A Controversial Note on Recognition

© Steve Whiteford 2023

Employee Recognition has been a popular trend for several years, but from my observation and experience has some challenges. Studies have proven that recognition programs increase employee motivation, productivity, and happiness. Yet I’ve also witnessed and experienced that it can be a task to get people engaged in the process, beyond it being a fun game that falls flat over time. Recognition craves meaning.

Why does it feel so empty when a leader says, “Good job!” Pats you on the back and hands you a company pin? Or when you receive points to buy things you don’t need, when you’re peers have recognized you through the online recognition program?

Text Box: “Just get the job done. Suck it up Buttercup. It’s your job. Do what I say. Leave your feelings at home.”

One of the first great reads I had on recognition was in Linda Hill’s book, Becoming a Manager. She cites studies that showed when managers provided real relationships, thoughtful communication, and acknowledgment of skills, it significantly improved management results. Training managers in these skills remains a challenging task because our workplace beliefs and values remain rife with negative attitudes that place the burden of proper behavior on the employee. Despite a lot of contrary evidence and theory responsibility is largely deflected from leadership, the business environment, or the societal beliefs that support the misdirection. We still struggle with a change of concept that is no longer news.

Marcus Buckingham has championed the cause of deeper recognition with his book and program, Love + Work. He proposes that managers go a step further with recognition and notice an employee’s natural talentsand discover how to engage them, thus avoiding the all too common syndrome of forcing “square pegs into round holes.” This suggests another strong step toward a more humane workplace. But again, we face a systemic societal hurdle when our education system refocuses students’ natural tendencies to industrial needs and mostly rewards those directions.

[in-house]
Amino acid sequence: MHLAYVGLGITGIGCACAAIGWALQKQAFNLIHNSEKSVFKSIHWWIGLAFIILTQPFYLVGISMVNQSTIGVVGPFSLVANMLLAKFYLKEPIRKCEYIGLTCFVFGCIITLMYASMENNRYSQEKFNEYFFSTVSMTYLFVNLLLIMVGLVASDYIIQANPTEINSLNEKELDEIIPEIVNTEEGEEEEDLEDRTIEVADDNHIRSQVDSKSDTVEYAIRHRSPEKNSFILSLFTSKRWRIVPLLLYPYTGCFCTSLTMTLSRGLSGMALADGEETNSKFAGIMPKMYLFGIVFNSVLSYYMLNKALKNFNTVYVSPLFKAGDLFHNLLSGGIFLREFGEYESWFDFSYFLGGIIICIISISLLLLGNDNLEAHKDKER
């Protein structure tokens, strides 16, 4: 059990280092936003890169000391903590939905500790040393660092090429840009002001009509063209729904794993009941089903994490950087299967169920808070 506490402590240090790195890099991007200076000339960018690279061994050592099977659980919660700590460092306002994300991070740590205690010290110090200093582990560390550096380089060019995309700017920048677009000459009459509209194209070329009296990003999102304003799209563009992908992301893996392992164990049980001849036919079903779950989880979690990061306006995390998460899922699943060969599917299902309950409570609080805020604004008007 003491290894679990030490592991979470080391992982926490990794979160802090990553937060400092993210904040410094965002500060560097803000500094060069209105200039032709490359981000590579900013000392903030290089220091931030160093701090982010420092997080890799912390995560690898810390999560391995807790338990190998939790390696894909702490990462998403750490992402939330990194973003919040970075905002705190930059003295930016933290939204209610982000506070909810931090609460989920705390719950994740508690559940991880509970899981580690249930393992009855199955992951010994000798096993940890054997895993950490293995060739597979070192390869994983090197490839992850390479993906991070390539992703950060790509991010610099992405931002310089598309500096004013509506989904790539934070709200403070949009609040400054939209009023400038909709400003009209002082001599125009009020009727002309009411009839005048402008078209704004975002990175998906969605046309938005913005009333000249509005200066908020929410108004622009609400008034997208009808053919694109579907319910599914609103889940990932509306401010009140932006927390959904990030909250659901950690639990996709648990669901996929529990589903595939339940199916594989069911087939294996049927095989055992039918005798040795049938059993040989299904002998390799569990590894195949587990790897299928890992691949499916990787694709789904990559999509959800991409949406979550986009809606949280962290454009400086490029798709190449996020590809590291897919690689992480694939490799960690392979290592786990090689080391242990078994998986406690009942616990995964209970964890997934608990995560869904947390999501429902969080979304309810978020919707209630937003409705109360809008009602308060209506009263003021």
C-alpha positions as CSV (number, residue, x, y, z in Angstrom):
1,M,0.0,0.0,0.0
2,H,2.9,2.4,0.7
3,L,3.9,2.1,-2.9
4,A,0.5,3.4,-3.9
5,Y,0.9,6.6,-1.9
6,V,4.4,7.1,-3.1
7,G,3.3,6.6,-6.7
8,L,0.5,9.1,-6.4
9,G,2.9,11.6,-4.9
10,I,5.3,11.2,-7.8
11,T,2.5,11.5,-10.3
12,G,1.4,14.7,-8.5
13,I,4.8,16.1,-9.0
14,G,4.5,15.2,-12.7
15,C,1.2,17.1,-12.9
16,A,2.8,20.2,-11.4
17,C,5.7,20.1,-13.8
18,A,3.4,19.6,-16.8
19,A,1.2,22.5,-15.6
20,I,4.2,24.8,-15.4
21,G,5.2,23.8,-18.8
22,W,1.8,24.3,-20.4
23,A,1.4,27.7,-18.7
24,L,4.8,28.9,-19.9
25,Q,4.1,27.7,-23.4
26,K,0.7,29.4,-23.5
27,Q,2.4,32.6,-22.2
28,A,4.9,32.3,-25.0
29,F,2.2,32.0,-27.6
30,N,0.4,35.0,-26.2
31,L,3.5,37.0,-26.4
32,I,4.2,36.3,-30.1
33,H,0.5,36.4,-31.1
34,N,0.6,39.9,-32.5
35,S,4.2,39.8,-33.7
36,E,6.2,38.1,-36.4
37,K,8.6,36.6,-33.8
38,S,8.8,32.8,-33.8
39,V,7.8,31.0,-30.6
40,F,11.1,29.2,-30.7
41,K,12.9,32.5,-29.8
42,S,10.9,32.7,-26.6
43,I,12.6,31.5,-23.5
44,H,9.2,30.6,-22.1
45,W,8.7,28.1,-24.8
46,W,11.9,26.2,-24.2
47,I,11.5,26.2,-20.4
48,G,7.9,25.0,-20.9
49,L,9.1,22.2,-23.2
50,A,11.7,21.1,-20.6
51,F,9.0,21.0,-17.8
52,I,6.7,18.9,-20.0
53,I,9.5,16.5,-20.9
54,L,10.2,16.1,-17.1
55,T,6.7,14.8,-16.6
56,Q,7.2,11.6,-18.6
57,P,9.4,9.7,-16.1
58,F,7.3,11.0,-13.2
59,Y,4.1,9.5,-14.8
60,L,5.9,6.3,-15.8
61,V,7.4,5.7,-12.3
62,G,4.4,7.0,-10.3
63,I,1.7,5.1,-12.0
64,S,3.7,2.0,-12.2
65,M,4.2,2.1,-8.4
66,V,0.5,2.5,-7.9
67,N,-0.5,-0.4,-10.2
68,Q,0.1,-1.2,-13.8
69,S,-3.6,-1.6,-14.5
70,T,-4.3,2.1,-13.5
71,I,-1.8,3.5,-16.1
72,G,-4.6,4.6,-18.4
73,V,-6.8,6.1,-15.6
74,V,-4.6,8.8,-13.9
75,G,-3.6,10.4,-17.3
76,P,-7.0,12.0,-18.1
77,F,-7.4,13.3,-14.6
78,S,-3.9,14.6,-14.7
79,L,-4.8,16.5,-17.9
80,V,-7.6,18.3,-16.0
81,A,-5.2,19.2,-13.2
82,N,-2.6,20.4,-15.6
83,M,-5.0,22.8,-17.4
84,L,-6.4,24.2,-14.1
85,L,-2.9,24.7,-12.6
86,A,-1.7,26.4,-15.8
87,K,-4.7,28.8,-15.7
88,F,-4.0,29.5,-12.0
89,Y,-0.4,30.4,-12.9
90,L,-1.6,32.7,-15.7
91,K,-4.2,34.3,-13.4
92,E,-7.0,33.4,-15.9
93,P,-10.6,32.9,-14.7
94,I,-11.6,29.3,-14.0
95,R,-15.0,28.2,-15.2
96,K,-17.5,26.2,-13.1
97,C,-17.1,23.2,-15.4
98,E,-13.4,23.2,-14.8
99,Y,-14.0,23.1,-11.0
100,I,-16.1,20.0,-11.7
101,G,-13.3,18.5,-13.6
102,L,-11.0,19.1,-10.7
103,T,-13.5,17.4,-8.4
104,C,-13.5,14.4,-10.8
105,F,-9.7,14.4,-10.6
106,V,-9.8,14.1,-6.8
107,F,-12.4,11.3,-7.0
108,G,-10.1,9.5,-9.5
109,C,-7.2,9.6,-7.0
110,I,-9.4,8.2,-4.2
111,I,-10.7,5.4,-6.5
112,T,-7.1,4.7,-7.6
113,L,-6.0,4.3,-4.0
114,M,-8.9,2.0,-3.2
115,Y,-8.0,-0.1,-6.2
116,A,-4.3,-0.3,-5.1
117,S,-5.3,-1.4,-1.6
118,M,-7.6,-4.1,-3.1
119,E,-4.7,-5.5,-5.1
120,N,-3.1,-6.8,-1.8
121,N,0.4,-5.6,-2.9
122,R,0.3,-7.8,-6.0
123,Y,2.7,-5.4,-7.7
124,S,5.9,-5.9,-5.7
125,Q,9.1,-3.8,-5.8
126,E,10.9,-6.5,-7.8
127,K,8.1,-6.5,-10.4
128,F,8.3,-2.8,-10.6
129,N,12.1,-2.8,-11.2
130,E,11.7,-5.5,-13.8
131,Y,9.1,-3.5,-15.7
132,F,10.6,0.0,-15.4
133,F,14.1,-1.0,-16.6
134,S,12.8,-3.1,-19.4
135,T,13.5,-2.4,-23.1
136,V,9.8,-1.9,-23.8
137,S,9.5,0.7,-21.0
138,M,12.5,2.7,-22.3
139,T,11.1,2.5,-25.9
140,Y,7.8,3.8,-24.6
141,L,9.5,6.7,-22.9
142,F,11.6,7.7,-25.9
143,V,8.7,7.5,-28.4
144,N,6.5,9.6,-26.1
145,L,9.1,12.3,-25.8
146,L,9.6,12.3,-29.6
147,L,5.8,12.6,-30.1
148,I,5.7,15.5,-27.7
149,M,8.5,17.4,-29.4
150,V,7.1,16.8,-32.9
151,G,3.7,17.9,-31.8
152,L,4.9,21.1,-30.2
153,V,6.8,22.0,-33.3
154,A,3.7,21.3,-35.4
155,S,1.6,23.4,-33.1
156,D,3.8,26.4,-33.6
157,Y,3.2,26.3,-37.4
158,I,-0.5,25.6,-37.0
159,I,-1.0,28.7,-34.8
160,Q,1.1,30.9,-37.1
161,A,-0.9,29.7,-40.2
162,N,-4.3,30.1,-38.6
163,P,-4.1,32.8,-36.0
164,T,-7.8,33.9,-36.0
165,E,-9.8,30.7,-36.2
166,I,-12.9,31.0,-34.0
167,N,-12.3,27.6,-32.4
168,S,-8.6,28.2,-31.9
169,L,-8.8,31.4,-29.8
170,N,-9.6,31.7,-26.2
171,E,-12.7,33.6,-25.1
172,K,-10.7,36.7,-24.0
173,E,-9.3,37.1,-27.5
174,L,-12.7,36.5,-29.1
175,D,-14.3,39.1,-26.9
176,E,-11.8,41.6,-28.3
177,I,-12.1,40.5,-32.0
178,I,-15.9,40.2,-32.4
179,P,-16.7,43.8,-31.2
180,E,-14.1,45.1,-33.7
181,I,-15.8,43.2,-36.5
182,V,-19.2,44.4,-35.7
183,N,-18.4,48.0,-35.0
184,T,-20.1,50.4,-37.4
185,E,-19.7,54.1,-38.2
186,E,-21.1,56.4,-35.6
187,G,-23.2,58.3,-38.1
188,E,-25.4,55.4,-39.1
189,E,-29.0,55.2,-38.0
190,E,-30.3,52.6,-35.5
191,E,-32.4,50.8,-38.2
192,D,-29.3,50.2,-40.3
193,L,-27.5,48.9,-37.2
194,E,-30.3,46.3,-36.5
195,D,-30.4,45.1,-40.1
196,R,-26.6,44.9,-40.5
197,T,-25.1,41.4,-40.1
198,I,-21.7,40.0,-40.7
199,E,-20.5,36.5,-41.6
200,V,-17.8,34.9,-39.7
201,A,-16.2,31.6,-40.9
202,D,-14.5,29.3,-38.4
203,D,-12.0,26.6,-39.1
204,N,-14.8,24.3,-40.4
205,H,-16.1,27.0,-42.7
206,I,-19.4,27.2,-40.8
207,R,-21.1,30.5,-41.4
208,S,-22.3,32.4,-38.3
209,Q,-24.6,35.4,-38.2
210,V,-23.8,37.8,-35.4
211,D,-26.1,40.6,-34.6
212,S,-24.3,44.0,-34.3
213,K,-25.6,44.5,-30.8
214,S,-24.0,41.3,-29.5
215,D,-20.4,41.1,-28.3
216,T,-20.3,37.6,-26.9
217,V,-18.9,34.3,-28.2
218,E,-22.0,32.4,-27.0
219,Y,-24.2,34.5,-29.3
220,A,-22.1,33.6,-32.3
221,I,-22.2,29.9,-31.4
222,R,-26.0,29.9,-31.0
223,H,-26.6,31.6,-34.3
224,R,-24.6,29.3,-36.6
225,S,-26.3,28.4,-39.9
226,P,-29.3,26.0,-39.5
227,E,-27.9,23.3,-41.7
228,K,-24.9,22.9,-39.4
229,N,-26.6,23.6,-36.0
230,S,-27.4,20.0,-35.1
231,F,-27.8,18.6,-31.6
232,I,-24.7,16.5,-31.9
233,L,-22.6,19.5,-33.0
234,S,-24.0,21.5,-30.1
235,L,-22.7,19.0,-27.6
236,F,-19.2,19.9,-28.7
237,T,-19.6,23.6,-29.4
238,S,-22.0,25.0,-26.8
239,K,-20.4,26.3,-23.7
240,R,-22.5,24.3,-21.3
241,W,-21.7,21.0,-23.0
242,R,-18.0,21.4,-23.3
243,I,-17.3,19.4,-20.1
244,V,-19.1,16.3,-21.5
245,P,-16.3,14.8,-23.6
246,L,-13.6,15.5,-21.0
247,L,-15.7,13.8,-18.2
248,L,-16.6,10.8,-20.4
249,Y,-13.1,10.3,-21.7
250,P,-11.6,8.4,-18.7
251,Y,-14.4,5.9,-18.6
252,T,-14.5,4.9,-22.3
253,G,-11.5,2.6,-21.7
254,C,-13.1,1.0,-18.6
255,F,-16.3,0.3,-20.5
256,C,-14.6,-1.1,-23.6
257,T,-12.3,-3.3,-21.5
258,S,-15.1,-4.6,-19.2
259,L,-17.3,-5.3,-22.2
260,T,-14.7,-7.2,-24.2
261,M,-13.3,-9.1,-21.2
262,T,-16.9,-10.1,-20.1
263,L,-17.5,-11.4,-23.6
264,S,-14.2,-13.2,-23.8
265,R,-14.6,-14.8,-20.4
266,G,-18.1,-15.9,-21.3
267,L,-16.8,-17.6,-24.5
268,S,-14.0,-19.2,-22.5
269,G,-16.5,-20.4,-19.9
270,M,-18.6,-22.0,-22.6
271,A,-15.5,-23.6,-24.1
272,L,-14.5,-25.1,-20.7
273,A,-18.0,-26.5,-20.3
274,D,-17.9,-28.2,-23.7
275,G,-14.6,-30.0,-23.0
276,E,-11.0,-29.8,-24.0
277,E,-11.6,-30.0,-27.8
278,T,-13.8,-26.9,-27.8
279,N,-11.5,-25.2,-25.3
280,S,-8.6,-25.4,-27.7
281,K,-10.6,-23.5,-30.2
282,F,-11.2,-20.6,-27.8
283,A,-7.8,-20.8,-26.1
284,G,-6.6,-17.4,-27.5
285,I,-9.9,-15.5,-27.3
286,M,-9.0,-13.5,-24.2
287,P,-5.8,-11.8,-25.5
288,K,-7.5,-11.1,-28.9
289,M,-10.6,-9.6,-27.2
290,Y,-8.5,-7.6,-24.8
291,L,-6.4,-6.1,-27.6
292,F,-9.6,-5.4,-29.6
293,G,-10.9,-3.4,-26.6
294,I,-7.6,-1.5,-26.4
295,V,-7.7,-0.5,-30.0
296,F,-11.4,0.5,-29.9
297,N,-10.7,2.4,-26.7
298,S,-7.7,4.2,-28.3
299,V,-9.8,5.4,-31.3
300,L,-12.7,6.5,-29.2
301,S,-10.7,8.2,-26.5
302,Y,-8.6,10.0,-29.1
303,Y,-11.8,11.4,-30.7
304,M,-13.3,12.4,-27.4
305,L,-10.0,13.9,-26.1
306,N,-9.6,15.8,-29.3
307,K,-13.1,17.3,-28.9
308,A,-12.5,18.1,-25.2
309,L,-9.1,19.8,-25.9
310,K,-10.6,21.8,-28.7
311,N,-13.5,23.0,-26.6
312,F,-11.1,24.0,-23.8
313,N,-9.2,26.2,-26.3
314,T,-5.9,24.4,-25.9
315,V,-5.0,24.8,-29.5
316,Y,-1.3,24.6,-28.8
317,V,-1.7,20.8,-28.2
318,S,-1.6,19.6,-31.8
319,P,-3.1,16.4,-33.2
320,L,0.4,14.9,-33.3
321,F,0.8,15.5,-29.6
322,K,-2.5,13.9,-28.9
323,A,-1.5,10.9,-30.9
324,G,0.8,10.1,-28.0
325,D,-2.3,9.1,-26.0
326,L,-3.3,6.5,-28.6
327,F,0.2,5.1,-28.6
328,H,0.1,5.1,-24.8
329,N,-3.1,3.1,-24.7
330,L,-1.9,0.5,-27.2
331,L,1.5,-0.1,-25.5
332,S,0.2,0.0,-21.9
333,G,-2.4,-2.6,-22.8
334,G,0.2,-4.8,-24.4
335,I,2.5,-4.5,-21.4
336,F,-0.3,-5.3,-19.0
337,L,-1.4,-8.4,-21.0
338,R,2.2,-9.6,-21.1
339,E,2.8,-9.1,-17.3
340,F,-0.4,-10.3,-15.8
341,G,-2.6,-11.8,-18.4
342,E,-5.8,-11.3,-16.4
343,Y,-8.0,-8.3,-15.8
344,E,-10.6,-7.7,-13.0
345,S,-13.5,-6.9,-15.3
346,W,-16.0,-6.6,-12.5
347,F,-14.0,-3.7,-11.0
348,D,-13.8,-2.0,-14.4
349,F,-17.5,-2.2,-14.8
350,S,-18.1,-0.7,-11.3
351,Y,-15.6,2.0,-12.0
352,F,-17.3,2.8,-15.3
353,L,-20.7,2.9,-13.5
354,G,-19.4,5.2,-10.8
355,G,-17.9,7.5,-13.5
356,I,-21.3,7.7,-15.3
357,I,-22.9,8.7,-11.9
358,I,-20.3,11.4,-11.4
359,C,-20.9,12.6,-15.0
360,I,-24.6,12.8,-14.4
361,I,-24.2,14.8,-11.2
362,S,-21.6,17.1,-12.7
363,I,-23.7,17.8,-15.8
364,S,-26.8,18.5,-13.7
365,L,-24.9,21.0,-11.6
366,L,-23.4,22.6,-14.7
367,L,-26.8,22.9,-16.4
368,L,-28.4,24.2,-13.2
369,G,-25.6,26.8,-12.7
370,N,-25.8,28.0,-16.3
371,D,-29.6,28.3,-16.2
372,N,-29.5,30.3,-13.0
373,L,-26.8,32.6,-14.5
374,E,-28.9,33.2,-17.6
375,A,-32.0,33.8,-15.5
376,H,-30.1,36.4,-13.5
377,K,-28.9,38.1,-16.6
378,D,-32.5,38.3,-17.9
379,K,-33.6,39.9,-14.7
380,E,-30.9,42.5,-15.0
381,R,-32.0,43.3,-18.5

There is another level that is also obscured by our “Social Realities” (agreed-upon beliefs) and that is the importance of self-recognition that allows us to accept any external recognition we may receive. In our culture, we tend to deny 50% of our own feelings. The emotions we have labeled “negative.” We are not skilled at recognizing our whole selves.

This is no fault of our own. Since the time of the industrial revolution, we have had a societal evolution of toxic positivity that has restricted our instinctual, biological skills for perception – our feelings. By denying our less comfortable feelings we dismiss the validity of our experience. By doing this we also lose our sense of dignity and with that our agency.

Might this be at the root of our workplace challenges? Would we have such a strong need for recognition if we were able to recognize ourselves and have agency?

Workplaces steal our power because “emotions have no place in the workplace.” We are shamed more in the workplace for any “negative” emotion we may express. We are trained only to provide solutions when having an intelligent conversation about the problem might be just what we need to share wisdom to find the best solution. For a relationship to have power, power must be shared.

Do you know that the number one reason leaders fail is that they have low Impulse control? They don’t play by the same emotional rules imposed on their employees.

The skills of emotional intelligence include recognizing, understanding, and utilizing our less comfortable emotions. When we do this, we regain our dignity, and our power is channeled through the skill of empathy. When we deeply recognize ourselves, we no longer need parental approval or recognition. We become functioning adults. Wouldn’t it be great to have a workplace in which functioning adults openly exchanged, ideas, feelings, and insights without the debilitating and exclusive hierarchy of power?

Change must be created from both the micro (individual) and macro (societal) levels.

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